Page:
Last week I sloughed off my normal life and immersed myself in an intensive workshop at BATS Improv.
We spent three and a half days playing games, sharing true stories, making stories up, and learning to do all of it as effortlessly as possible.
(As always, I was there wearing my student hat, and also madly taking notes wearing my teacher hat, collecting ideas for my next playshop!)
On Sunday, during a discussion about how to handle potentially sticky interactions with audience members, the teachers, Rebecca and William, shared a story that happened years ago, when the two of them were performing in an improv show called This Is Your Life, in which they brought a volunteer up from the audience to (you guessed it) interview about her life.
Rebecca found out that the volunteer interviewee was a mother of two, and after the woman had shared quite a bit about her daughter, Rebecca asked her about her son. There was a pause, and tears welled up in the woman’s eyes.
“My son died six months ago,” she croaked out.
The audience let out a sympathetic gasp, followed by a very loud silence. Womp. The energy in the theater dropped with a thud.
For an improviser onstage, this is rather a nightmare scenario. In the pressure of the spotlight, one might be tempted to somehow brush it all under a rug, move on, maybe (egad) even make a joke out of it. Thankfully, Rebecca did nothing of the sort.
Instead, she reached for a box of tissues sitting on the table nearby, pulled a tissue out for herself, then handed one to the woman. “I’m so sorry,” she said. “Do you want to talk about him?”
“No, I don’t,” said the woman. Then she proceeded to talk about nothing but her son for the next twenty minutes. (Isn’t that so often how it happens?)
A horribly uncomfortable moment was transformed into a beautiful one, and it didn’t stop there. The volunteer interviewee came back to every BATS show that week, and even after moving to another state with her husband, she still attends BATS shows whenever she’s in San Francisco.
What Rebecca and William only learned later, though, was that this uncomfortable moment onstage gave the woman her life back.
It turns out that she was an artist, but had been unable to paint since the death of her son. Rebecca’s question during that improv show was the catalyst that finally allowed this woman to start processing her grief, and enabled her to get back to painting.
Art gave this woman her art back.
Starting Again After a Loss
It’s serendipitous that I heard Rebecca’s story last week, because I recently received two emails in the span of four days, each addressing the issue of how loss and grief affect our ability to create. With the permission of the sendees, today’s Question Time post today is inspired by their notes.
Dear Ms. Dinwiddie,
I have read your website with great enjoyment. I hope it is alright to ask a question and I do understand if you are unable or unwilling to answer.
You have mentioned that you have had large blocks of time, in years, when you haven’t been able to create. May I please ask what you did that enabled you to go back to creating?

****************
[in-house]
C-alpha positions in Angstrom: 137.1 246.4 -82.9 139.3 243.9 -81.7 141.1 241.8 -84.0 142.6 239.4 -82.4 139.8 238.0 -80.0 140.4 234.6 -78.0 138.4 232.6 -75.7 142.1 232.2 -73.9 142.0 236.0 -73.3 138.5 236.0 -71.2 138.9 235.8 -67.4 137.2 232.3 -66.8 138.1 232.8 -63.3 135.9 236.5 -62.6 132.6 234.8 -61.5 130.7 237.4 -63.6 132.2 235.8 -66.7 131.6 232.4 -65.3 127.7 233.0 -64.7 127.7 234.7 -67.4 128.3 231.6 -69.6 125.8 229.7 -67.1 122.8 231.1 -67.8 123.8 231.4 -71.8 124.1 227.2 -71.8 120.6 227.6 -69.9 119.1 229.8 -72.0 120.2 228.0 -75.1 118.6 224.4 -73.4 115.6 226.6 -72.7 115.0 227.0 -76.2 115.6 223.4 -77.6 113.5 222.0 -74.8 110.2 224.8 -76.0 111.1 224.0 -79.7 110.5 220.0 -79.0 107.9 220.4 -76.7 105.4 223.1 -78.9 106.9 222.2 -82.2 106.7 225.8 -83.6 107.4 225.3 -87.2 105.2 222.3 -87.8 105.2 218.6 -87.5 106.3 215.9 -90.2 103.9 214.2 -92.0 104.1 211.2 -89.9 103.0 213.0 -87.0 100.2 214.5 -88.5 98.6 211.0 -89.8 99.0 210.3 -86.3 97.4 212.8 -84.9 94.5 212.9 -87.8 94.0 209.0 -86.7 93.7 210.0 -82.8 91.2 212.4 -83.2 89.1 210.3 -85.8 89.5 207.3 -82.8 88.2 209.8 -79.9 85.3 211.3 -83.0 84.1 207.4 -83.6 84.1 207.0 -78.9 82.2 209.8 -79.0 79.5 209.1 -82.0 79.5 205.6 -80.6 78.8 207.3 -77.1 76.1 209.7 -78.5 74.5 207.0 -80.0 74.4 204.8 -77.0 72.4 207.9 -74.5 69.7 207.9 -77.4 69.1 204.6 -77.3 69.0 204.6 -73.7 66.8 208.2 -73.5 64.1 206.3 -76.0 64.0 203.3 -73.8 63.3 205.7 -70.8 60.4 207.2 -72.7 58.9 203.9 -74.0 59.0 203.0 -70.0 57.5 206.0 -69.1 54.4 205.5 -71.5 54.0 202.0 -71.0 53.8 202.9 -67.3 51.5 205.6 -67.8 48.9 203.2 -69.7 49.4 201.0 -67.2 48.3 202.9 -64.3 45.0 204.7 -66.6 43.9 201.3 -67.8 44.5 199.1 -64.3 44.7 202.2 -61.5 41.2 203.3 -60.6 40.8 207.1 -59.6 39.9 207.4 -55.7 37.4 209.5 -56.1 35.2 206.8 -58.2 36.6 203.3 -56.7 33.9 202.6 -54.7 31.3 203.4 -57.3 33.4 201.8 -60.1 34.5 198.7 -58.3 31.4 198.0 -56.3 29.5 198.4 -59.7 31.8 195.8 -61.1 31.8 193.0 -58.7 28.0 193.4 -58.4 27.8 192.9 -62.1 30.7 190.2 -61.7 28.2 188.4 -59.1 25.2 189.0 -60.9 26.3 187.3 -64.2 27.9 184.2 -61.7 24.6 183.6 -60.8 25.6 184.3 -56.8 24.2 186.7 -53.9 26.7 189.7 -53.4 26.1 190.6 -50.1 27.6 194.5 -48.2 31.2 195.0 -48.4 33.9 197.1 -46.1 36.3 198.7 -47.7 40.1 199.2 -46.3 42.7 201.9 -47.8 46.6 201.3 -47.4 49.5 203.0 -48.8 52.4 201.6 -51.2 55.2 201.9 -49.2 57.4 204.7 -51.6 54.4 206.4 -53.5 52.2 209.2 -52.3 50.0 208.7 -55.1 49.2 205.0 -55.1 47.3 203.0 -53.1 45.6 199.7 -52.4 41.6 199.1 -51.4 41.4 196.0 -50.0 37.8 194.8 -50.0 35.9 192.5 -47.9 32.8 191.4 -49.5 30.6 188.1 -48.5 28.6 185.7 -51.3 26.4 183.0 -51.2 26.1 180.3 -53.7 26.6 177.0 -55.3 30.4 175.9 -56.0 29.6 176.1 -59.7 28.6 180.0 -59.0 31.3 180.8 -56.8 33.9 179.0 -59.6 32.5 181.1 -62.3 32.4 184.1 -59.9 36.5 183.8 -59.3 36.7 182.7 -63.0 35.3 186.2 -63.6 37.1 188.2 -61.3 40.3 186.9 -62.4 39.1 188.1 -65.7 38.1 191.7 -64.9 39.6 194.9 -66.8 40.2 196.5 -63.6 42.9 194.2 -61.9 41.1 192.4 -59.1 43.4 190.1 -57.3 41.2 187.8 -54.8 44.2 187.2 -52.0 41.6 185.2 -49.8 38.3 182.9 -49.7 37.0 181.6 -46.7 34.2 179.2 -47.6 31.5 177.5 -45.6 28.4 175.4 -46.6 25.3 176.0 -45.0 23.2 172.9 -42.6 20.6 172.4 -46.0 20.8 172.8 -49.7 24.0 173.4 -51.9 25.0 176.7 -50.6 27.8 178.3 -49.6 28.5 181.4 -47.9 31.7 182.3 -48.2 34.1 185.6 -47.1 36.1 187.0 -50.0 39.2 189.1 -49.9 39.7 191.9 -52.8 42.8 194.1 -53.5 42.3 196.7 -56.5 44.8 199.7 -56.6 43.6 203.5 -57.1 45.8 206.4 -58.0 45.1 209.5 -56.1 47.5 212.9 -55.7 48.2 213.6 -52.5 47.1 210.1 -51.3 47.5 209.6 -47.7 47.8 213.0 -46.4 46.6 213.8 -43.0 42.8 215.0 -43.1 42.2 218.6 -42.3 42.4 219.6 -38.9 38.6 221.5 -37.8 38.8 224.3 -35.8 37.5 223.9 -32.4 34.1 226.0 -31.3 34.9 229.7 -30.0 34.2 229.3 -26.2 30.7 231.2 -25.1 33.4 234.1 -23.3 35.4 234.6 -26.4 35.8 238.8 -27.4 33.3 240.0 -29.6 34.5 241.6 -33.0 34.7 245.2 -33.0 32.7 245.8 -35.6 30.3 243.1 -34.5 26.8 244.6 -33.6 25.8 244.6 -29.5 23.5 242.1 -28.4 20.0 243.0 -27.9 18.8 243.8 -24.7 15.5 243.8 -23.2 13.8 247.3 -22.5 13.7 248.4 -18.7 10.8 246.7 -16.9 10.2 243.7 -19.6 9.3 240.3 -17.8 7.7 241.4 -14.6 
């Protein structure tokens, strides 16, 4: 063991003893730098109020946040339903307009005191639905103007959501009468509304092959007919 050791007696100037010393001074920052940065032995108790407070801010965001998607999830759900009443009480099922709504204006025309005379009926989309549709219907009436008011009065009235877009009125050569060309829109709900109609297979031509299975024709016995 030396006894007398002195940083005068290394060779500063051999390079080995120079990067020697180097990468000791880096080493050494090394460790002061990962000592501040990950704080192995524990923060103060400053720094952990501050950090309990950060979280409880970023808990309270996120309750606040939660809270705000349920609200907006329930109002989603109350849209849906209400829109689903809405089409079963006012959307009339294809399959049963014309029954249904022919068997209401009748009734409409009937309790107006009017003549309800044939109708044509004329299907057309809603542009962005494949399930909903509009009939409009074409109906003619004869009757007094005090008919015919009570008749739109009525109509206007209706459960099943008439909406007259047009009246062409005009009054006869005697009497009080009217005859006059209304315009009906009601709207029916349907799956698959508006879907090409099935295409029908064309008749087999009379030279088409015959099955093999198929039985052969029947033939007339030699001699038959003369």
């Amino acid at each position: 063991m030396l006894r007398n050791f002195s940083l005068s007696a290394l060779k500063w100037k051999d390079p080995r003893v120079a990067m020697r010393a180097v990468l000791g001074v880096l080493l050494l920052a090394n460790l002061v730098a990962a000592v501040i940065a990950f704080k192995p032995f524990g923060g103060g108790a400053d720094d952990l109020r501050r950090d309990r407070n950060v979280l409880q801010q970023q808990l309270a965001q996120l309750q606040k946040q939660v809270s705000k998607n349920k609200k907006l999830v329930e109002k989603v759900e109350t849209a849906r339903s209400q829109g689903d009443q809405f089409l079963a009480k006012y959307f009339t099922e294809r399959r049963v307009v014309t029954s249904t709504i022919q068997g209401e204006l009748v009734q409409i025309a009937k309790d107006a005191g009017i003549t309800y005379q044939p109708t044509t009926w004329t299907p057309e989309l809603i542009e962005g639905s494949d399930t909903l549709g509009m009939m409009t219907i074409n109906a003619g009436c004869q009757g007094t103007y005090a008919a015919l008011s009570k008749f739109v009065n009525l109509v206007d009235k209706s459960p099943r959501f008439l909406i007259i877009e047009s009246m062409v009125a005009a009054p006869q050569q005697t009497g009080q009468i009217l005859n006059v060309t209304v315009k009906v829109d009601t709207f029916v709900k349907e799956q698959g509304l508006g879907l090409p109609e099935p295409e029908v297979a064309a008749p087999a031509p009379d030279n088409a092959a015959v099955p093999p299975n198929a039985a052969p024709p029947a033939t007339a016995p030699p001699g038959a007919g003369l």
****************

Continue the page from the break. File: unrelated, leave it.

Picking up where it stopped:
I have read your blog from May 3, 2013, “How to Get Out of a Creative Rut” and I think what I’m after is what happened before that to enable you to start again. Self-permission? Self-acceptance? What happened to allow you to let go and start again?
I have been a bit lost and unable to sustain any creative idea since my remaining parent passed away four years ago. I am 54 years old.
Thanks so much for your time and an excellent website.
My biggest challenge is picking myself up and starting over again. I facilitate journal groups for women, but after my father died three years ago I felt the wind fall from the sails. I am 71 years young, but it is clear as I rise from this self-imposed fog of grief and loss that I am finally ready to move on.
But how (one step at a time?) and to where? Ah, that’s bigger question.
The key word here may be sustain. I find that my creative energy goes in spurts and stops, has a difficult time digging in to focus.
Dear Linda and Susan,
First, let me say how sorry I am for your losses. It is not at all surprising that you’ve felt lost and unable to focus. Grief does that.
My own lengthy periods of creative paralysis were not initiated by grieving a death, so I can’t speak to your loss from an equivalent experience of my own. What I do know about grief, though, is that each of us has our own process and timeline. Processing a loss cannot be rushed.
That said, Rebecca’s story lends strength to the theory that telling your story, letting it out, is key to clearing the blockage that grief can put on our lives. I’m a big believer in the power of sounding boards, whether in the form of a therapist, a trusted friend, or a theater audience! I hope you each have a set of empathetic ears you can turn to — this may be the biggest healer of all.
Self-Awareness & Self-Compassion
Meanwhile, since both of you have expressed a desire and a sense of readiness to get back to creating, it sounds like you’ve moved past the frozen numbness of the early stages of grief. Noticing the desire is an important step! In fact, it’s the first half of my Golden Formula — self-awareness + self-compassion = the key to everything good — hooray for self-awareness!